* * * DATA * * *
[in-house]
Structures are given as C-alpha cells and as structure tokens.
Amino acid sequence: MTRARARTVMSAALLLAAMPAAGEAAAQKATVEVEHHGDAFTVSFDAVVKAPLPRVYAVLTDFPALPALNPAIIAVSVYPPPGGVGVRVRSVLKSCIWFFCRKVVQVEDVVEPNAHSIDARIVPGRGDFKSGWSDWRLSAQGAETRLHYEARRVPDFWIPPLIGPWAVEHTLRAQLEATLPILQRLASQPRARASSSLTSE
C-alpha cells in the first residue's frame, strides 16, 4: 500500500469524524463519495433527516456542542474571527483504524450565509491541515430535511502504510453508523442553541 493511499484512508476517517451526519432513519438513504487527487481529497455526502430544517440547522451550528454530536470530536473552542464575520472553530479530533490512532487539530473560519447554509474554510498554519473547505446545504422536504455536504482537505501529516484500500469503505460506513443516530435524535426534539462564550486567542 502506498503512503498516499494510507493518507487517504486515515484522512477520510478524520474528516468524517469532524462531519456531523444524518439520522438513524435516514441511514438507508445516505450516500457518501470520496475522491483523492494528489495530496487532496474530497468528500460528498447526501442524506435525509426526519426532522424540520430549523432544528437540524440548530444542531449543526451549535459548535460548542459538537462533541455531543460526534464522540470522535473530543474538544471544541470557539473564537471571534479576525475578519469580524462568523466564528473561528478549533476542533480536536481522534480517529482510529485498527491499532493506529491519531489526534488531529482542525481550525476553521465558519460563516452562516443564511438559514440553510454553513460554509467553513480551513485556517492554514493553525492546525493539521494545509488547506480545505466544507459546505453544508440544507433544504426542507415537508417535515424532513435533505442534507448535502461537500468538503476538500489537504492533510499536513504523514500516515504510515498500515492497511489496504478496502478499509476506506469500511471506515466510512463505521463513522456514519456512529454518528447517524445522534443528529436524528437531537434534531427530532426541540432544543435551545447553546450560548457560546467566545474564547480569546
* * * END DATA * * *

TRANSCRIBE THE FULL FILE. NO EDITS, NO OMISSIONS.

[in-house]
Structures are given as C-alpha cells and as structure tokens.
Amino acid sequence: MTRARARTVMSAALLLAAMPAAGEAAAQKATVEVEHHGDAFTVSFDAVVKAPLPRVYAVLTDFPALPALNPAIIAVSVYPPPGGVGVRVRSVLKSCIWFFCRKVVQVEDVVEPNAHSIDARIVPGRGDFKSGWSDWRLSAQGAETRLHYEARRVPDFWIPPLIGPWAVEHTLRAQLEATLPILQRLASQPRARASSSLTSE
C-alpha cells in the first residue's frame, strides 16, 4: 500500500469524524463519495433527516456542542474571527483504524450565509491541515430535511502504510453508523442553541 493511499484512508476517517451526519432513519438513504487527487481529497455526502430544517440547522451550528454530536470530536473552542464575520472553530479530533490512532487539530473560519447554509474554510498554519473547505446545504422536504455536504482537505501529516484500500469503505460506513443516530435524535426534539462564550486567542 502506498503512503498516499494510507493518507487517504486515515484522512477520510478524520474528516468524517469532524462531519456531523444524518439520522438513524435516514441511514438507508445516505450516500457518501470520496475522491483523492494528489495530496487532496474530497468528500460528498447526501442524506435525509426526519426532522424540520430549523432544528437540524440548530444542531449543526451549535459548535460548542459538537462533541455531543460526534464522540470522535473530543474538544471544541470557539473564537471571534479576525475578519469580524462568523466564528473561528478549533476542533480536536481522534480517529482510529485498527491499532493506529491519531489526534488531529482542525481550525476553521465558519460563516452562516443564511438559514440553510454553513460554509467553513480551513485556517492554514493553525492546525493539521494545509488547506480545505466544507459546505453544508440544507433544504426542507415537508417535515424532513435533505442534507448535502461537500468538503476538500489537504492533510499536513504523514500516515504510515498500515492497511489496504478496502478499509476506506469500511471506515466510512463505521463513522456514519456512529454518528447517524445522534443528529436524528437531537434534531427530532426541540432544543435551545447553546450560548457560546467566545474564547480569546